Words to Live By:
To read over the comments of some of the many people who were blessed by Rev. Spencer’s ministry, their words form an outline of what you would want and expect in a godly pastor:

“He was both theologically and practically sound. His presentation was never dull and his illustrations were to the point.”
“High moral integrity, deep Christian convictions.”
“He loves the Lord and the Book.”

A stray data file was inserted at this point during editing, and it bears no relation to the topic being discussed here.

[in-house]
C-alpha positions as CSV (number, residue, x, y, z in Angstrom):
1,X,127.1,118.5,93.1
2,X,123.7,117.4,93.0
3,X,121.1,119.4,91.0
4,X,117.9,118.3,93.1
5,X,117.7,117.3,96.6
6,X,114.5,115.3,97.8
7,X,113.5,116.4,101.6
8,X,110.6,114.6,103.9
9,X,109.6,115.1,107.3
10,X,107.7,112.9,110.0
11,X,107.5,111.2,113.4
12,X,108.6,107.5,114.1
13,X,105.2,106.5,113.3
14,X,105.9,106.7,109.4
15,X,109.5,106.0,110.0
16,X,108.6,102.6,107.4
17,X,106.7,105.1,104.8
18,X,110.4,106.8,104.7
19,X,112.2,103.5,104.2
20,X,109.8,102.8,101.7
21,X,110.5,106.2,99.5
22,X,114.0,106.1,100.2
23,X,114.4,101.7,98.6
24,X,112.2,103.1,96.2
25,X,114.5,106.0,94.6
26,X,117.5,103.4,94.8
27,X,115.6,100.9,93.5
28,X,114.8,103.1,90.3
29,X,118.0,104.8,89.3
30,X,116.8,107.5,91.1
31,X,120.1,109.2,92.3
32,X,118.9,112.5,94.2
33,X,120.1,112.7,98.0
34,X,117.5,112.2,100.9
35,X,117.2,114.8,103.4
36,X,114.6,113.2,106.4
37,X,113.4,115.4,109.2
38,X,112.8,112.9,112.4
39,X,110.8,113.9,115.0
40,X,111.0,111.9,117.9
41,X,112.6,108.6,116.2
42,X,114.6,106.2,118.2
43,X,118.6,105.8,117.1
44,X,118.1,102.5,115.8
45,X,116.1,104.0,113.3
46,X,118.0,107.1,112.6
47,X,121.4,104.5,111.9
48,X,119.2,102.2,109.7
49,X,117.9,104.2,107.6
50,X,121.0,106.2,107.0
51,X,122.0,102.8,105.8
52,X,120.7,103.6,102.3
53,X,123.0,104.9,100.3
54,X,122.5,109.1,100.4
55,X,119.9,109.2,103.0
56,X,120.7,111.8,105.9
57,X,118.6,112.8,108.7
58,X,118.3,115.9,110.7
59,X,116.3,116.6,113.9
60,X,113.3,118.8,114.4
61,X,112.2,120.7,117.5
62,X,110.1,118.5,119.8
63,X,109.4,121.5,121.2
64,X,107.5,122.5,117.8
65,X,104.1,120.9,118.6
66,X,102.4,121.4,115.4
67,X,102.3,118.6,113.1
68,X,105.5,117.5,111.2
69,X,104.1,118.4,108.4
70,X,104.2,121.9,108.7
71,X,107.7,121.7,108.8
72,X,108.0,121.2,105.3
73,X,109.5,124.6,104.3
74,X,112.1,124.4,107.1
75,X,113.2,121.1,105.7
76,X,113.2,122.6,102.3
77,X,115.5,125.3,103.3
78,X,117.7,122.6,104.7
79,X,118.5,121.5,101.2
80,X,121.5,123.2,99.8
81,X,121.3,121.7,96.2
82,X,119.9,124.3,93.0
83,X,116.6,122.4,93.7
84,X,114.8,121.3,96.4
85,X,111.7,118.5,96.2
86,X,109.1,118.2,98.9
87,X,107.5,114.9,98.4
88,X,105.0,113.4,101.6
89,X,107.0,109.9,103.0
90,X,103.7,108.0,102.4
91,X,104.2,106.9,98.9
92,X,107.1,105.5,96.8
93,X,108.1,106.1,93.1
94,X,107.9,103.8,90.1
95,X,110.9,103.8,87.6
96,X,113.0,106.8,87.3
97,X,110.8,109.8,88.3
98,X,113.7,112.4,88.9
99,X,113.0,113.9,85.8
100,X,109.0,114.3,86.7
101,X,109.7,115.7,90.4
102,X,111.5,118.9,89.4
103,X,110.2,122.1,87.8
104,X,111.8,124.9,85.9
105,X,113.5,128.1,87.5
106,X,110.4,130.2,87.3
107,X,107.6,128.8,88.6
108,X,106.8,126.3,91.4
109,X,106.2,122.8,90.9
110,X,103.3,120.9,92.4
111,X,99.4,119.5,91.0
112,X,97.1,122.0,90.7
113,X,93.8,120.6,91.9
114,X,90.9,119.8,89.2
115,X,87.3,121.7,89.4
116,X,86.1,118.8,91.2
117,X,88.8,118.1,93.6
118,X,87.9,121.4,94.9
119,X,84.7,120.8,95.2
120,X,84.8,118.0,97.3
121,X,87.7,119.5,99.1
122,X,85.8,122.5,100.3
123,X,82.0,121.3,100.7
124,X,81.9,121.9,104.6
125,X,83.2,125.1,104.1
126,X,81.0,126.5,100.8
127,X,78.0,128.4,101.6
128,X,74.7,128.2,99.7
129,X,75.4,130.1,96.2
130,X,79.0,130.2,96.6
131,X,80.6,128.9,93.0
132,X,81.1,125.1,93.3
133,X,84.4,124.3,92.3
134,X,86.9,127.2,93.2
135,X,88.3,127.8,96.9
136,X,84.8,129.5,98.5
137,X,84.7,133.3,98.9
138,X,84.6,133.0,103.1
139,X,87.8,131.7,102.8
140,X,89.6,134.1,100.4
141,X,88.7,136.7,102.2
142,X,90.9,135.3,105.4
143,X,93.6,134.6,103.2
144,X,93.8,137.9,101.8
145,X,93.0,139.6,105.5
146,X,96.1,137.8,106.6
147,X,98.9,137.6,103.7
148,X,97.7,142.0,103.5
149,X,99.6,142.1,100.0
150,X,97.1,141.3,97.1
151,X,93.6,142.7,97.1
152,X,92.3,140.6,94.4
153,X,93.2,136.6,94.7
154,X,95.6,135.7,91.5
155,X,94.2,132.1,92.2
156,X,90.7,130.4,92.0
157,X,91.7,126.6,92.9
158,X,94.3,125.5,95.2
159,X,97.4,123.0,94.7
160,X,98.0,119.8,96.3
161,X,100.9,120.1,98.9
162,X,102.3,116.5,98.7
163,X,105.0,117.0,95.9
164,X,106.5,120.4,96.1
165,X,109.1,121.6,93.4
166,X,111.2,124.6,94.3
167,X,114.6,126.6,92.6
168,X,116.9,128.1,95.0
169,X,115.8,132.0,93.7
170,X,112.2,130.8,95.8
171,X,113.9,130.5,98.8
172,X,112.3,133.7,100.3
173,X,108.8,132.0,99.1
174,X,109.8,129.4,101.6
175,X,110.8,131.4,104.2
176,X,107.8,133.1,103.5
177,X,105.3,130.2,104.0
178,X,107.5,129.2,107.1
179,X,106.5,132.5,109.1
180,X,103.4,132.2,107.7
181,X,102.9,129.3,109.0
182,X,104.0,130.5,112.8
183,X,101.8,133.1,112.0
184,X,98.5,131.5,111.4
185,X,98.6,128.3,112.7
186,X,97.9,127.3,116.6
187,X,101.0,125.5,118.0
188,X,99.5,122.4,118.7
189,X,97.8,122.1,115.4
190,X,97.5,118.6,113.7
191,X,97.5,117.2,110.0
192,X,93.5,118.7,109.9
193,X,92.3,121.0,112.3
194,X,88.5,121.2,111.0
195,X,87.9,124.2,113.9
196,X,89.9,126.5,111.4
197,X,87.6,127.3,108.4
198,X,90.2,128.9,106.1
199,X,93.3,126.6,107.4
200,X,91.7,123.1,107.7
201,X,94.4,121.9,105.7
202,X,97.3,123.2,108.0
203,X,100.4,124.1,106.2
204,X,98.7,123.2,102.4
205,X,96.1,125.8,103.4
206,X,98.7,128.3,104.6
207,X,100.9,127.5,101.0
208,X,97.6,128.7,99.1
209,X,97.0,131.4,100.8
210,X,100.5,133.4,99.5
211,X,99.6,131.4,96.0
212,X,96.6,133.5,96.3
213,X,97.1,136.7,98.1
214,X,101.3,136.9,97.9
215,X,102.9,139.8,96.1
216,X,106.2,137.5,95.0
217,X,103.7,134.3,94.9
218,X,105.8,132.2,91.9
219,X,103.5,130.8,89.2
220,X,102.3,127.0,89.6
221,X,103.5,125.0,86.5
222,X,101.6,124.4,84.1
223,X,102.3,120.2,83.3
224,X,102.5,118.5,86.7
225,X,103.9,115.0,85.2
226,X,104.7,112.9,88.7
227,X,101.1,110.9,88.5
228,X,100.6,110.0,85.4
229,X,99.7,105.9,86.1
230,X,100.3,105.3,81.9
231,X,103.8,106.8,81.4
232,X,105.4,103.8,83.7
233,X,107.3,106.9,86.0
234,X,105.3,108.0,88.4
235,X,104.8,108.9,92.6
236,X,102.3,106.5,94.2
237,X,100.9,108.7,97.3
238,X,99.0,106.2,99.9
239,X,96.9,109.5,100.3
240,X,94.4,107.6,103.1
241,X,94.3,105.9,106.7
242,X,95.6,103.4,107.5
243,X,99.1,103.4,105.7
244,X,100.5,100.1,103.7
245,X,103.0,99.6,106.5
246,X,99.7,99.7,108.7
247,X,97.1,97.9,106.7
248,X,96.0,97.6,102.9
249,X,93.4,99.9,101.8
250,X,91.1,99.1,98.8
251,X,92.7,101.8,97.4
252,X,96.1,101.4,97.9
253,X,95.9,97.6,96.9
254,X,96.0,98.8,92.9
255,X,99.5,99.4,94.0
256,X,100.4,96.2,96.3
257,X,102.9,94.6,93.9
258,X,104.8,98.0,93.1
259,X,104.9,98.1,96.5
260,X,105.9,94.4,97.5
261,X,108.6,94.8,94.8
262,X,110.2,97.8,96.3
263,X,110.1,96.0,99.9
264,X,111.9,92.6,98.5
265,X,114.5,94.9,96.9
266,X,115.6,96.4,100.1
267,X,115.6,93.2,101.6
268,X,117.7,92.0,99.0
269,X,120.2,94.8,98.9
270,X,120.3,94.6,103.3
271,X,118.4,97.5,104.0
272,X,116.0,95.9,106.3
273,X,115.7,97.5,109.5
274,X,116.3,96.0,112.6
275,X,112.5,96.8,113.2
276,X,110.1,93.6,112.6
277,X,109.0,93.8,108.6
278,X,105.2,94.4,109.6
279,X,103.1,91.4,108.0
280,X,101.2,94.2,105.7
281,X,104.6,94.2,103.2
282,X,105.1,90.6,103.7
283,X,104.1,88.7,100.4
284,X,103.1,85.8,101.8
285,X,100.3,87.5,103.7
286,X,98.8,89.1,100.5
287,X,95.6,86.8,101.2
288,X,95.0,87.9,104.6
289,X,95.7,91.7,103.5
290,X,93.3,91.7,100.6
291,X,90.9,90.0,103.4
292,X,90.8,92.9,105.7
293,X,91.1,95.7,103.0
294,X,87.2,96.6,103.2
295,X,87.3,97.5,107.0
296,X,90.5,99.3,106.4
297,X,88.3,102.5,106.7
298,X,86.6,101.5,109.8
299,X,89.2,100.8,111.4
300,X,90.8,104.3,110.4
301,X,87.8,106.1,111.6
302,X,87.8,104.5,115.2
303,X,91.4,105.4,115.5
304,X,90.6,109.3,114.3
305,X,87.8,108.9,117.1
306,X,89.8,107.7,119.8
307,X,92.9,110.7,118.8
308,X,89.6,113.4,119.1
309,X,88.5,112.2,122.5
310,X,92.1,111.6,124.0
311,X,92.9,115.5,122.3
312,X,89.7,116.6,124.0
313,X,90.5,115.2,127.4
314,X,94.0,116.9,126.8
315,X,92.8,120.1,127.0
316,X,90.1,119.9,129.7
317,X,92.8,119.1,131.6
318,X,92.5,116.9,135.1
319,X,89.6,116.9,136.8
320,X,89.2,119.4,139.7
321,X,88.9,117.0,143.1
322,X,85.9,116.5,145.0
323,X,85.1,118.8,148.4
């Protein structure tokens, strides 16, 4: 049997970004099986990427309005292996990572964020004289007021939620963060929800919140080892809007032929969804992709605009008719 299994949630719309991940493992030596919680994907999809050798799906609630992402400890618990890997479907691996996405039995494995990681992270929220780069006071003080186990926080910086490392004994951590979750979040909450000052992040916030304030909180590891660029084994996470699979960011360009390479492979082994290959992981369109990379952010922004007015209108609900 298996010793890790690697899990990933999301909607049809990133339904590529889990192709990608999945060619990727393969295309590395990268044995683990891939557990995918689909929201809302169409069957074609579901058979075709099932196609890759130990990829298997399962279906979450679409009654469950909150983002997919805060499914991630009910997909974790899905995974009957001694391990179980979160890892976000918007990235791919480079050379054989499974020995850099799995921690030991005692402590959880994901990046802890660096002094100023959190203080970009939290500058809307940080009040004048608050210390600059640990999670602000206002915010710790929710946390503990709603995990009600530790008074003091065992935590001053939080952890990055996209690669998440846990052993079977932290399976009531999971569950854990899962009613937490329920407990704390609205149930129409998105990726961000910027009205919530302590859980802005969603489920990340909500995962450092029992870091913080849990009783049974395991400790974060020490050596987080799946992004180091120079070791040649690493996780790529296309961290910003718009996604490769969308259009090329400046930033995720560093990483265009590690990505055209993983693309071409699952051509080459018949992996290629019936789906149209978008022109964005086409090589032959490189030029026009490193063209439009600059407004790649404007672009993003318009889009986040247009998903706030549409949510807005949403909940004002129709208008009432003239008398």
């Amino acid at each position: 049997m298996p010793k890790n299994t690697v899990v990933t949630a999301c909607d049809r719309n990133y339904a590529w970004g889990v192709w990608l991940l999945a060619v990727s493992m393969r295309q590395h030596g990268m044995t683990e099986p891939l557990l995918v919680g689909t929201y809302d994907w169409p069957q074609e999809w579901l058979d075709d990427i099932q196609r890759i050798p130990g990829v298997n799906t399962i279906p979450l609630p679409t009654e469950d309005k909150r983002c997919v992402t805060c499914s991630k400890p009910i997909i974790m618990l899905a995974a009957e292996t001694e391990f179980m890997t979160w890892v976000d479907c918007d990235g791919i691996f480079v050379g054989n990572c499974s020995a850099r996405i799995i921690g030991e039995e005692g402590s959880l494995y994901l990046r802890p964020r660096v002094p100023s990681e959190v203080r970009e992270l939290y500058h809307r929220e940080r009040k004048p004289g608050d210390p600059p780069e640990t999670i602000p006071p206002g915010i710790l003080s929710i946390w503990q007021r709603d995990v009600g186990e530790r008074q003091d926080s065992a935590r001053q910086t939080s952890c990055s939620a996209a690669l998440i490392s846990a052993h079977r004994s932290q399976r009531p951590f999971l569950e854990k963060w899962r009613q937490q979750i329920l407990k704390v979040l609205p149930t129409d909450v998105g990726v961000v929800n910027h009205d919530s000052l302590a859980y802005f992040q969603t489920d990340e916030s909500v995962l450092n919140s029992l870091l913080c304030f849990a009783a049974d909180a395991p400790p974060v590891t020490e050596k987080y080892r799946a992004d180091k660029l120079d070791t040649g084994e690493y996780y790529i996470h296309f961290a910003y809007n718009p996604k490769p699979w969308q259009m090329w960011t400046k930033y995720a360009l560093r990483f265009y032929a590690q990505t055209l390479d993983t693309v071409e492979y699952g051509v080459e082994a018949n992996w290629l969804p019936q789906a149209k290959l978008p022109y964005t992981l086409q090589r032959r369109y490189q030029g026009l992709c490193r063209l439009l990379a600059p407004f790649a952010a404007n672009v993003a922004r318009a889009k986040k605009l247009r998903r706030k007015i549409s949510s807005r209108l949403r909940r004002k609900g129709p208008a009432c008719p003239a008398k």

“A man of prayer and his messages have been used of the Spirit to move and stir the hearts of men.”
“His friendliness, goodwill and love create an atmosphere that extends to the congregation.”
“His dedication to his Lord and his high regard for God’s Word were obvious.”
“Mr. Spencer held Christ before us at all times.”

Did you know Rev. Spencer? We’d love to hear from you here at the PCA Historical Center.